Homelessness and surveillance: the cost of China’s zero-covid policy

Frankie Vetch


In spring of this year a severe lockdown in Shanghai garnered international attention. At the time Coda ran a piece about one man’s nail-biting escape from the city. Shanghai has started enforcing mass covid testing again, while other areas of the country are extending lockdowns, signaling the potential for the return of extreme restrictions.

But for some, namely migrant workers who took the brunt of the spring lockdown, the nightmare never ended.

On July 11 an article about a female migrant in Shanghai went viral on WeChat. Afen had arrived in the city just before the lockdown, and since recovering from Covid has been unable to find a job. Her experience is not uncommon, as many job listings on recruitment sites are now indicating that they will not hire people who have tested positive for Covid. Not just recently, but ever. 

With no income, migrant workers are left with nowhere to go but the streets. The plight of Afen, and others like her, garnered widespread sympathy on social media. Even Chinese state media declared that “such practices are outrageous.”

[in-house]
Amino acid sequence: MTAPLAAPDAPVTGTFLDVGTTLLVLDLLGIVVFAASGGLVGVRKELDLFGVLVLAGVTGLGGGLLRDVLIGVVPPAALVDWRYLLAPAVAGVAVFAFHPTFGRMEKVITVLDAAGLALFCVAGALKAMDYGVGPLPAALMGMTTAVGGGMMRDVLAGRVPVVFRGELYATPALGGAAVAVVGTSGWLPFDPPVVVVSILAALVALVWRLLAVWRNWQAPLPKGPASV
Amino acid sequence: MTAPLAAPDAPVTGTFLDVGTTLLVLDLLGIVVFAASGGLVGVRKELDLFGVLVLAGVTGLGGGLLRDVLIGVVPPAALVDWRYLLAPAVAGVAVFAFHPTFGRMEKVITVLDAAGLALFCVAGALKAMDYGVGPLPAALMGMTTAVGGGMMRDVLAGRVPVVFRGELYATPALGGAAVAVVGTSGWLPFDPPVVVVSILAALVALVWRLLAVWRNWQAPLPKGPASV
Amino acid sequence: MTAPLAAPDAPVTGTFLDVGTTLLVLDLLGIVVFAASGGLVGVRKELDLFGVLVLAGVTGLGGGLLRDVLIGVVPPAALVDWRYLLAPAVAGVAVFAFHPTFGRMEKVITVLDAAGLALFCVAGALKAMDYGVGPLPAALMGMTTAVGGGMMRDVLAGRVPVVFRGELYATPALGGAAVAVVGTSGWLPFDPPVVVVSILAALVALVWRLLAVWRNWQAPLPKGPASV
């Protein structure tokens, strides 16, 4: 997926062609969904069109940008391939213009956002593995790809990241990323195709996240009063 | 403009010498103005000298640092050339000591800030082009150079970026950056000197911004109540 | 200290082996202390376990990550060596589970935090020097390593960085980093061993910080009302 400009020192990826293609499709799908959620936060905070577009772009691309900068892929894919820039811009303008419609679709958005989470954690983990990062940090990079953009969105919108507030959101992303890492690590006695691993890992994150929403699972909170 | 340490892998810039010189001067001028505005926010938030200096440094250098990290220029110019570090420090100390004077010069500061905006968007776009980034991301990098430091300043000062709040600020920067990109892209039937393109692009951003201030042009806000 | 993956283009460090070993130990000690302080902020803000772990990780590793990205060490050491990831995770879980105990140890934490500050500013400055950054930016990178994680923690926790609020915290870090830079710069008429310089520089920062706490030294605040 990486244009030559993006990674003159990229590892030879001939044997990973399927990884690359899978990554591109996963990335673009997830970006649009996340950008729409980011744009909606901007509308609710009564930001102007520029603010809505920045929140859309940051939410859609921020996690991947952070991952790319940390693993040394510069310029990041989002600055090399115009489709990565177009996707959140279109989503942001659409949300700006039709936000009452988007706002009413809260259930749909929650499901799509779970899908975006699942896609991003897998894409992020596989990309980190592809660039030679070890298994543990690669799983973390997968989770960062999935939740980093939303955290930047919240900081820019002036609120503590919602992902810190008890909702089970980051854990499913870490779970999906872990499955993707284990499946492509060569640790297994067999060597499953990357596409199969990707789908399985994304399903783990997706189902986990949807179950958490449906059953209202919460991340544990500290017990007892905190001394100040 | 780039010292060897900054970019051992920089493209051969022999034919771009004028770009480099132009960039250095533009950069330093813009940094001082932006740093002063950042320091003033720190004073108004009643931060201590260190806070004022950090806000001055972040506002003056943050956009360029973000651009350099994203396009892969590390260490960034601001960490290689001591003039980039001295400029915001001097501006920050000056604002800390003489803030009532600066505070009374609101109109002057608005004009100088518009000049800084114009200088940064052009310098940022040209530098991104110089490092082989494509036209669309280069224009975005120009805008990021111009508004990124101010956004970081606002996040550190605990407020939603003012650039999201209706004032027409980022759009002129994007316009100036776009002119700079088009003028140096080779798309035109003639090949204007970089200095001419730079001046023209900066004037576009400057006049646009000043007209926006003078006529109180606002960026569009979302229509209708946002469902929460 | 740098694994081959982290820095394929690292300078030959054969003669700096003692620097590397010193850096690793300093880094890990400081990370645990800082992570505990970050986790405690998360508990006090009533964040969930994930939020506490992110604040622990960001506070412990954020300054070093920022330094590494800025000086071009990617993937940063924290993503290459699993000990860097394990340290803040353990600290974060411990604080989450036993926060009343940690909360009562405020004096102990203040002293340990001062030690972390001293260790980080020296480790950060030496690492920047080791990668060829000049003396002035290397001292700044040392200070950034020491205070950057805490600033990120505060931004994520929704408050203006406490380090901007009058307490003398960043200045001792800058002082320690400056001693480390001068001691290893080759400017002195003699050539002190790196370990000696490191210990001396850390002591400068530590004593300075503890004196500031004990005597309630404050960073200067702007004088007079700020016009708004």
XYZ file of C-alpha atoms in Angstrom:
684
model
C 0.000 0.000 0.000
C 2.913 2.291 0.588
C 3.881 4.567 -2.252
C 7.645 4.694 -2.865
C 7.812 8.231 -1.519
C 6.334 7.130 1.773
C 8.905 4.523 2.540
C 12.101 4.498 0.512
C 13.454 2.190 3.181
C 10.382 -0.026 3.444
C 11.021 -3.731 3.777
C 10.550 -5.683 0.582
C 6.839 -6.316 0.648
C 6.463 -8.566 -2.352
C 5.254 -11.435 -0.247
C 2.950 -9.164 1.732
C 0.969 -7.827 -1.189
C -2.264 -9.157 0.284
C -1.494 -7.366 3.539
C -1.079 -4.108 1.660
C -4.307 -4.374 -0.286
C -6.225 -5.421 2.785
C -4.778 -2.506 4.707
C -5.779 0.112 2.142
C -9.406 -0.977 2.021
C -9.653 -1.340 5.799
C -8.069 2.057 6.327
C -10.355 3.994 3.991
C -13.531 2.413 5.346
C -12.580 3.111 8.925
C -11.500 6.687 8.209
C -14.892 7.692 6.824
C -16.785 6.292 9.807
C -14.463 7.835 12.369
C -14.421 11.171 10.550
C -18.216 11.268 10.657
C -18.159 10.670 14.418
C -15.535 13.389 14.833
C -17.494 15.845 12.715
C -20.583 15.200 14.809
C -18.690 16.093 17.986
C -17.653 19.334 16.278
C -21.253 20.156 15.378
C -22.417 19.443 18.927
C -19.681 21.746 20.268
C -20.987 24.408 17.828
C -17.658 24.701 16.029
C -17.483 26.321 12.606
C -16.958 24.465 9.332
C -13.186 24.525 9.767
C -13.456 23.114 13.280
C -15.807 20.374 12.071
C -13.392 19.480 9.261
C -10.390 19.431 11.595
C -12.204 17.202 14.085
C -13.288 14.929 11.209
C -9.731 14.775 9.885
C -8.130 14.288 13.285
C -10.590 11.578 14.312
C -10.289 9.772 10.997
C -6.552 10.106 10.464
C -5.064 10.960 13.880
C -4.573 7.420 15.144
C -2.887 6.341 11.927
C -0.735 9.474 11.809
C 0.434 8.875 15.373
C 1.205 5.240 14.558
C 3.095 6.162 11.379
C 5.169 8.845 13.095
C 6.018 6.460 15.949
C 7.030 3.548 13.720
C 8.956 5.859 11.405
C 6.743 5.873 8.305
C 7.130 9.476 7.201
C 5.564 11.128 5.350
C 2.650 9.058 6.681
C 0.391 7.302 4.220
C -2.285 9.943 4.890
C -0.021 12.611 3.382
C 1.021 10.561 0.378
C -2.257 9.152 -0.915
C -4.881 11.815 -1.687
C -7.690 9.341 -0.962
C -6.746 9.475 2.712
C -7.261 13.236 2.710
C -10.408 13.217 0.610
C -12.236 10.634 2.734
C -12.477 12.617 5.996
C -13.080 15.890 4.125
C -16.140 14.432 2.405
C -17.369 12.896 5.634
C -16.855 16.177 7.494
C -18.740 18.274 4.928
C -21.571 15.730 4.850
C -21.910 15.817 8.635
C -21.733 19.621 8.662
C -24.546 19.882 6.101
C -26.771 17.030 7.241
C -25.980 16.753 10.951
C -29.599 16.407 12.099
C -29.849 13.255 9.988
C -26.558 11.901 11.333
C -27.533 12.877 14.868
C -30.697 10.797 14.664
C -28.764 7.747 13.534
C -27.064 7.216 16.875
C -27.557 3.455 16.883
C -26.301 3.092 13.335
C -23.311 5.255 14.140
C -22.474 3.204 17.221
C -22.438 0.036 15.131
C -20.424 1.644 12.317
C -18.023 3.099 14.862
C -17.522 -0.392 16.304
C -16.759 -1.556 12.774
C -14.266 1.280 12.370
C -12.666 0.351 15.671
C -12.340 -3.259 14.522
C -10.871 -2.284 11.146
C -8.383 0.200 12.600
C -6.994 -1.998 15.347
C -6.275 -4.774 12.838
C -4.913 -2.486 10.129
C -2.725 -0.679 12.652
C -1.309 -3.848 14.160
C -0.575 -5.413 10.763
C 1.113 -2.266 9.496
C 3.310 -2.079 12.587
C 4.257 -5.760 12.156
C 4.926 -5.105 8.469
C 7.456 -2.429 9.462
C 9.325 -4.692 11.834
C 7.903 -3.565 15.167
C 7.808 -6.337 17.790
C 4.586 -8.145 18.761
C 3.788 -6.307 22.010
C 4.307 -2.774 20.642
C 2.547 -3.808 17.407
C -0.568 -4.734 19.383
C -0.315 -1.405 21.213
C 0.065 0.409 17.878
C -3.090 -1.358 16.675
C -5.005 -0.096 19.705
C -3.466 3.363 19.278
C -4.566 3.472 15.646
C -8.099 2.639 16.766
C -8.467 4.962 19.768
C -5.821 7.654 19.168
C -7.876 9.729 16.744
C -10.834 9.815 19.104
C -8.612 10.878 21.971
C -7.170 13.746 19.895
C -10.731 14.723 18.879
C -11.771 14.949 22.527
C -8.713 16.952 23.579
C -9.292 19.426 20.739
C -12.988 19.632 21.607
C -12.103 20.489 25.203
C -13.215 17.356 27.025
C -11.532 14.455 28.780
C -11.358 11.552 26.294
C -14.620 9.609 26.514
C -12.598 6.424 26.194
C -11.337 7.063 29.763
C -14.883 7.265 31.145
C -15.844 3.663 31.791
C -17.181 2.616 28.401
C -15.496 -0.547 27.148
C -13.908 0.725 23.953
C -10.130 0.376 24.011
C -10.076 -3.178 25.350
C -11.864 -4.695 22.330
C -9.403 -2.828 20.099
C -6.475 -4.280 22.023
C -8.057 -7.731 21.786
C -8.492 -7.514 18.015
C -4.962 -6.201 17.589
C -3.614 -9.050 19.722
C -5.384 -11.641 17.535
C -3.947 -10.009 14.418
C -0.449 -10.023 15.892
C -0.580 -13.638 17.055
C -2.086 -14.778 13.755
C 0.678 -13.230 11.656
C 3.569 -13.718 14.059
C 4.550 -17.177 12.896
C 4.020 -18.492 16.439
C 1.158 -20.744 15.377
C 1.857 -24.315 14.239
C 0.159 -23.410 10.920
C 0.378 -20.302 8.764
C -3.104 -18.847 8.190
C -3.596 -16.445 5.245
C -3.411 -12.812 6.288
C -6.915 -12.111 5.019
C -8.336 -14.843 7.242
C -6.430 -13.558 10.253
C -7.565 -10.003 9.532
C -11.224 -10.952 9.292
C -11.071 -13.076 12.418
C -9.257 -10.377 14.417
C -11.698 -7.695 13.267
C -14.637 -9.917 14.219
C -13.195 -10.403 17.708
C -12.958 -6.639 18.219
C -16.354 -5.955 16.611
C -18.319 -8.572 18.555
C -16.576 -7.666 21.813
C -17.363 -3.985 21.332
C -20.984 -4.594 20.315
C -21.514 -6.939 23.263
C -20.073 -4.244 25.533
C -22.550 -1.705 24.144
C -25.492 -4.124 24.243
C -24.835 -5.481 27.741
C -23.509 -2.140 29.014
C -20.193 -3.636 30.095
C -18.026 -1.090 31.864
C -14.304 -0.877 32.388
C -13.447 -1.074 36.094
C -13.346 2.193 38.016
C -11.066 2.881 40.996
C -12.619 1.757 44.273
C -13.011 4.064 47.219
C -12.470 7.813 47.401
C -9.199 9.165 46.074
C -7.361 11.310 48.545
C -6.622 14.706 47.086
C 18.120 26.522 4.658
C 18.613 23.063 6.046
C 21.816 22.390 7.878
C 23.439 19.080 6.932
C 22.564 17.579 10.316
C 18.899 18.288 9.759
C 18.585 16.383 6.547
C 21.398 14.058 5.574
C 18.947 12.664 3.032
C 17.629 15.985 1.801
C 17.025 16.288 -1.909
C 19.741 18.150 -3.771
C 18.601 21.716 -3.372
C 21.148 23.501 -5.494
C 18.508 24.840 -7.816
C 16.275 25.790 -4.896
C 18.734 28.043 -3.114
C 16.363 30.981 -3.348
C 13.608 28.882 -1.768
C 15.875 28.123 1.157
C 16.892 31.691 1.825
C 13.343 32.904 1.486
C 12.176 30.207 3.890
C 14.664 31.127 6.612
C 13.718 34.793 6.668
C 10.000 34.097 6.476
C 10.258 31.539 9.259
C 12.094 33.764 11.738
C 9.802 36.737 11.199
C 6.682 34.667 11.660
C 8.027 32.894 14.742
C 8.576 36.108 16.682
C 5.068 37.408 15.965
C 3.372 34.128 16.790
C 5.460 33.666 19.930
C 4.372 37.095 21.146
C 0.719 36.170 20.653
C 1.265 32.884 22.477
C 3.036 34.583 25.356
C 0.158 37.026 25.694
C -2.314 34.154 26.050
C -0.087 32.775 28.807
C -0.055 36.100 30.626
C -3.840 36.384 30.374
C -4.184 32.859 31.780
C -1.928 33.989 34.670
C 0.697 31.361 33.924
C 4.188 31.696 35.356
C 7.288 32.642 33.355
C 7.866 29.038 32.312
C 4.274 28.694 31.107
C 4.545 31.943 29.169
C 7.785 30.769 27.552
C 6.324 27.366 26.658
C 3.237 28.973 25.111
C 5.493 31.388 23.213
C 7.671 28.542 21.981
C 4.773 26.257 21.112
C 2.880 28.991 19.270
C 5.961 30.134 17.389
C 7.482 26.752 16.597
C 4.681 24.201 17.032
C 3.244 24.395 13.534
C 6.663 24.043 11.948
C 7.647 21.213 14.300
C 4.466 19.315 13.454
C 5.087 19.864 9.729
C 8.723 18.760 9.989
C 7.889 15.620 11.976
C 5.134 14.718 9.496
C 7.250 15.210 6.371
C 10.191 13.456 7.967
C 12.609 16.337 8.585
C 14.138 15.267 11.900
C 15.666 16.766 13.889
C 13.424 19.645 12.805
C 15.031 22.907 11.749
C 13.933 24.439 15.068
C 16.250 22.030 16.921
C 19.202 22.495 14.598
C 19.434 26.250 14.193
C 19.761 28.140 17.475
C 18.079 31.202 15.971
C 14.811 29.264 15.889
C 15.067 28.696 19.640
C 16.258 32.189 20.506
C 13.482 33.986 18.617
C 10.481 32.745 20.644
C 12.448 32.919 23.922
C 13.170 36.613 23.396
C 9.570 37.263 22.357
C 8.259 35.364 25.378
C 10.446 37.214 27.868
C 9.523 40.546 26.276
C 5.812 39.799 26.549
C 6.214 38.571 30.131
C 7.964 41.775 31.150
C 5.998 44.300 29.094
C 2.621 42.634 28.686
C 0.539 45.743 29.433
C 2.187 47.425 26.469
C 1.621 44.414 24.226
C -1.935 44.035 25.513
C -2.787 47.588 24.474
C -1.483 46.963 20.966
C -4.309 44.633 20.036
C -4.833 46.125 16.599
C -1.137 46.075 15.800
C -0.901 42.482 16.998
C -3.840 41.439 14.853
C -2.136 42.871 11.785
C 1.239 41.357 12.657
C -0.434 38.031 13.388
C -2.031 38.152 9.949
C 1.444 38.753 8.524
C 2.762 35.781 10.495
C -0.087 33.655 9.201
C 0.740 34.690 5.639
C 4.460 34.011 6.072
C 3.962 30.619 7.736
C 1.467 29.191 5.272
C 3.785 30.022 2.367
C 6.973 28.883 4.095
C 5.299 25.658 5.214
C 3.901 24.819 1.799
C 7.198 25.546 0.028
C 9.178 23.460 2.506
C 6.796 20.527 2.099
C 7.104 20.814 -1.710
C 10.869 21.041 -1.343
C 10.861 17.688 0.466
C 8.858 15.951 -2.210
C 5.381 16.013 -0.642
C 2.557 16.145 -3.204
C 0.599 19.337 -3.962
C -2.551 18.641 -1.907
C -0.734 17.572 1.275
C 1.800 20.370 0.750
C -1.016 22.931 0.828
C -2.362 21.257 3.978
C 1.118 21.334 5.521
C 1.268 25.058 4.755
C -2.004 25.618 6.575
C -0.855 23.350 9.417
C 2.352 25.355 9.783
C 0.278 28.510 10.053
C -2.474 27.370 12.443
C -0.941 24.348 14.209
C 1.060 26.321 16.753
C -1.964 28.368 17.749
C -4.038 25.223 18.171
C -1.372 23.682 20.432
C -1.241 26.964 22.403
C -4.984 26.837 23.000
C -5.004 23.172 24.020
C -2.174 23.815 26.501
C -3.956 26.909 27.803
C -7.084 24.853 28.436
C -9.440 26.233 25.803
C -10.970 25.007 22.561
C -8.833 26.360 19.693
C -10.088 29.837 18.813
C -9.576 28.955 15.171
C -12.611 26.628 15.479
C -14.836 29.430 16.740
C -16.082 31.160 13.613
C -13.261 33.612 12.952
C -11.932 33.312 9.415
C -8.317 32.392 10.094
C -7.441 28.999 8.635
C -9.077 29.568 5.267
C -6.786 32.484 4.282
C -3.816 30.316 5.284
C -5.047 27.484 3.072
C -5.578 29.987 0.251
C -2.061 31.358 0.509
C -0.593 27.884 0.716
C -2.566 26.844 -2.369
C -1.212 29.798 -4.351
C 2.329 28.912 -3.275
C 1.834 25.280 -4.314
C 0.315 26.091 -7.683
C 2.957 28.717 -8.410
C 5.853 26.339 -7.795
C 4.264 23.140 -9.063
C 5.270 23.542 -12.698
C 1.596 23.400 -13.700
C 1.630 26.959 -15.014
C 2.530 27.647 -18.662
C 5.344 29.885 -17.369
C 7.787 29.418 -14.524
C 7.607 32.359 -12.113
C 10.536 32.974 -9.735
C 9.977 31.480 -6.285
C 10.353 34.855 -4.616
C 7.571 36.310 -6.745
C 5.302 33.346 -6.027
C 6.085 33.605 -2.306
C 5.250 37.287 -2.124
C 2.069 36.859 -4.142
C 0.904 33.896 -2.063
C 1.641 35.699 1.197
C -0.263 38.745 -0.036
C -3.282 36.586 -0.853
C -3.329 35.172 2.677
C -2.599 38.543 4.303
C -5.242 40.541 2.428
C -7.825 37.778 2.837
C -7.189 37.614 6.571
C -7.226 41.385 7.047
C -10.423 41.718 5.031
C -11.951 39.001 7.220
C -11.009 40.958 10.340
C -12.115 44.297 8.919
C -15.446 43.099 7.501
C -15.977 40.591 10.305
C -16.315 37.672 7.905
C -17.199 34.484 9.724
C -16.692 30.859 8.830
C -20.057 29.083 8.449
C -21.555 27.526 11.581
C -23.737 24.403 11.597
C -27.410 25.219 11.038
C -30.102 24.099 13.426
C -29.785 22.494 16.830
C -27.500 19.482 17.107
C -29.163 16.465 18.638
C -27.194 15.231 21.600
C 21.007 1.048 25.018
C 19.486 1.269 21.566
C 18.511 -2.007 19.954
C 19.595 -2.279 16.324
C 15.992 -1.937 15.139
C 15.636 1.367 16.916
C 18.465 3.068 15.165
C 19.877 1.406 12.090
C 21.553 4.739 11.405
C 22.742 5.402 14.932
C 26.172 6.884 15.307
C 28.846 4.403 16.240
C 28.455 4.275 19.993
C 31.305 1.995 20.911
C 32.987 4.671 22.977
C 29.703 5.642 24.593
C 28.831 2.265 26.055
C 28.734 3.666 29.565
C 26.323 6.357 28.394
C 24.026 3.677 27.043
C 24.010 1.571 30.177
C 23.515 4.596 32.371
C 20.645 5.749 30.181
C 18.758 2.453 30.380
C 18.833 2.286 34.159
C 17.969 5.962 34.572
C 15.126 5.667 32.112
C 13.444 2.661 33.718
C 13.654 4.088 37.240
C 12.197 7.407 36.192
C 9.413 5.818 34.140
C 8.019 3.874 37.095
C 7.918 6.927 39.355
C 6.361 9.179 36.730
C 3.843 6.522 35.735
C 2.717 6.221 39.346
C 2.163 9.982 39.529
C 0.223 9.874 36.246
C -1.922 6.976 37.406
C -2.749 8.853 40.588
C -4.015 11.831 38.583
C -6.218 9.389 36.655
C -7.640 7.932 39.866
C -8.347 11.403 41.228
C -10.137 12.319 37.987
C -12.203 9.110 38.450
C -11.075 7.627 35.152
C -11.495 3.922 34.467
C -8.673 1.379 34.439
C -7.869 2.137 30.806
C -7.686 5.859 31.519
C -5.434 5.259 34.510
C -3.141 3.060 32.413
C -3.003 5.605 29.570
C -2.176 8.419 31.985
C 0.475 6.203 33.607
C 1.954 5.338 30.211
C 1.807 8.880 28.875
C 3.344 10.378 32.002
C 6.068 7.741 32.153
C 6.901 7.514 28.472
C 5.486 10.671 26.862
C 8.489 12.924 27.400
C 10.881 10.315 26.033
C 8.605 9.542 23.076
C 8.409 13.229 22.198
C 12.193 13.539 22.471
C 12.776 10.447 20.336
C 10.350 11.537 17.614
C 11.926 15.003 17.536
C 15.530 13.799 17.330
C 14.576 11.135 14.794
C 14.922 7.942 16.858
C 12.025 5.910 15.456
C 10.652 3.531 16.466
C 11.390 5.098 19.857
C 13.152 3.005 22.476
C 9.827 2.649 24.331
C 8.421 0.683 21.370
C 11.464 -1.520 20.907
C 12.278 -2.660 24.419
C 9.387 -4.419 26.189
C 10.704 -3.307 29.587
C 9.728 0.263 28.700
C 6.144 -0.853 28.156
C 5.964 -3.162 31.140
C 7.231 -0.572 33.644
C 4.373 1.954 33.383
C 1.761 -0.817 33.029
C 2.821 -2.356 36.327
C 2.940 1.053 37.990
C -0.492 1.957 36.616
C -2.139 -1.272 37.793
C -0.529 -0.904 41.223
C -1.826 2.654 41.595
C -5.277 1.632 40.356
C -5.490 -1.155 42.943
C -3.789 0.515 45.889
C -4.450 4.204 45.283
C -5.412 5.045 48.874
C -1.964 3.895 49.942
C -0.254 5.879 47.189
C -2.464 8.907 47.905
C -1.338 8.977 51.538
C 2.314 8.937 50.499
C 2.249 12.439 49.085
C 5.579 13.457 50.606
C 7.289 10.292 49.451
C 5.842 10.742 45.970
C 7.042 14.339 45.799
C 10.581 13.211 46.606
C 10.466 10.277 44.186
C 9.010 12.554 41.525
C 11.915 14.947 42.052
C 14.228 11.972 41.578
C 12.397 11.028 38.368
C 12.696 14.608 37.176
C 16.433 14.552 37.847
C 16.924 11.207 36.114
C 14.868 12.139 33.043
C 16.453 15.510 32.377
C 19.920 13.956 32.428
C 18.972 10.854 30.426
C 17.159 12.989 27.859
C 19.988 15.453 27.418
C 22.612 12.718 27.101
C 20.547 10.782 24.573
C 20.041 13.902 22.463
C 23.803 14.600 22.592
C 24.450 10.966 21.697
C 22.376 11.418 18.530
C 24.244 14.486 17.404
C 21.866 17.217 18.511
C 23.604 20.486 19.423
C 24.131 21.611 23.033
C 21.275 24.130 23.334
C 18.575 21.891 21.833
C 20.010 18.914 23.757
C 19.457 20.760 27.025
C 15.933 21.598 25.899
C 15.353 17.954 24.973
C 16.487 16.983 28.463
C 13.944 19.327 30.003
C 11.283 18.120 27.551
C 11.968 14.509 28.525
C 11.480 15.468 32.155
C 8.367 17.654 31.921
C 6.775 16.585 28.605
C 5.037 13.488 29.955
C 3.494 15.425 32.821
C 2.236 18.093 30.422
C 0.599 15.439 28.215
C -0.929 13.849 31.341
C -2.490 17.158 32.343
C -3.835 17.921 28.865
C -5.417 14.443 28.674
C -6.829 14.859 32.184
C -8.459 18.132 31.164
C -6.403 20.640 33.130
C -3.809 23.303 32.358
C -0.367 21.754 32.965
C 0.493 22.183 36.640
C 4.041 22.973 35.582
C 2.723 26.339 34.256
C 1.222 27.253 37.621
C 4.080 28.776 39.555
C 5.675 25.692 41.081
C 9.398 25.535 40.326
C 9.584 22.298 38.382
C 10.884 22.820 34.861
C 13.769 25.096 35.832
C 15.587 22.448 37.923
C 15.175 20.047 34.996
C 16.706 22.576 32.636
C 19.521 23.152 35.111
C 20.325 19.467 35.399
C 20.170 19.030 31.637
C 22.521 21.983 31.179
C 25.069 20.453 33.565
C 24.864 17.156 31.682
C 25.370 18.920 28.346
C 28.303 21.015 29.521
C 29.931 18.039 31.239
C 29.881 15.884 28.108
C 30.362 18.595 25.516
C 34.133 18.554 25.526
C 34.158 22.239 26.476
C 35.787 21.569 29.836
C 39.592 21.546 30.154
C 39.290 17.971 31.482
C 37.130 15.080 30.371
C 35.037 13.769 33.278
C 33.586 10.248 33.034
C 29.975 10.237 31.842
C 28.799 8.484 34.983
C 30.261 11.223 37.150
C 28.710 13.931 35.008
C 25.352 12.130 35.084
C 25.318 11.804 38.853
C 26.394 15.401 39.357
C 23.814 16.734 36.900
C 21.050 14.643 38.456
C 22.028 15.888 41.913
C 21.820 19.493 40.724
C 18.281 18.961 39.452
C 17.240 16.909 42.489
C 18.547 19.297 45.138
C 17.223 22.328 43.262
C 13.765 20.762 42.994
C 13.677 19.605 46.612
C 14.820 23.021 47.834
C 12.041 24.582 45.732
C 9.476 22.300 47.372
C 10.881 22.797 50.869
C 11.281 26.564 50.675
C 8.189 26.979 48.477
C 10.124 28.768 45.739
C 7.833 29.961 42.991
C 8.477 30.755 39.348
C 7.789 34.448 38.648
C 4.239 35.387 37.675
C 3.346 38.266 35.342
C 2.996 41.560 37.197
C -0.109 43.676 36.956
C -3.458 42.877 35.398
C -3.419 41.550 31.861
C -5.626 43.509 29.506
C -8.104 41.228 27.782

But after two years of excessive restrictions under the state’s Zero-Covid policy, it is no surprise that employers are in a heightened state of panic. There is a realistic fear that just one covid positive employee could send entire teams and offices into isolation. Or even worse that a small cluster of covid positive employees could result in an entire city locking down.

Blame for this atmosphere of fear lies with an authoritarian state that has utilized technology in an unprecedented way in the name of tackling covid. Employers are only able to see which applicants have had covid because of a highly meticulous data collection process run by the state. A collection process that many fear is going beyond the bounds of covid prevention, further entrenching a system of extreme surveillance. 

We also covered the issue of Chinese surveillance in this week’s Authoritarian Tech newsletter.

“The institutionalization of covid-prevention technologies is certainly one of the biggest concerns going forward,” Vincent Brussee, an analyst at the Mercator Institute for China Studies, told me over email. “And even if the health codes themselves are at some point disbanded, their underlying location tracking capabilities will almost certainly continue to be used in one form or another.”

Despite the state’s severe policies and repressive crackdowns on speech, examples of dissent have become common. For instance, residents in Beijing were recently allegedly asked to wear an electronic monitoring wristband while in quarantine.

The policy received significant pushback and negative commentary on Weibo, the popular Chinese equivalent to Twitter. City authorities later retrieved the wristbands and put out a statement saying they were not compulsory, leaving some to ponder whether the state had caved in the face of public pressure.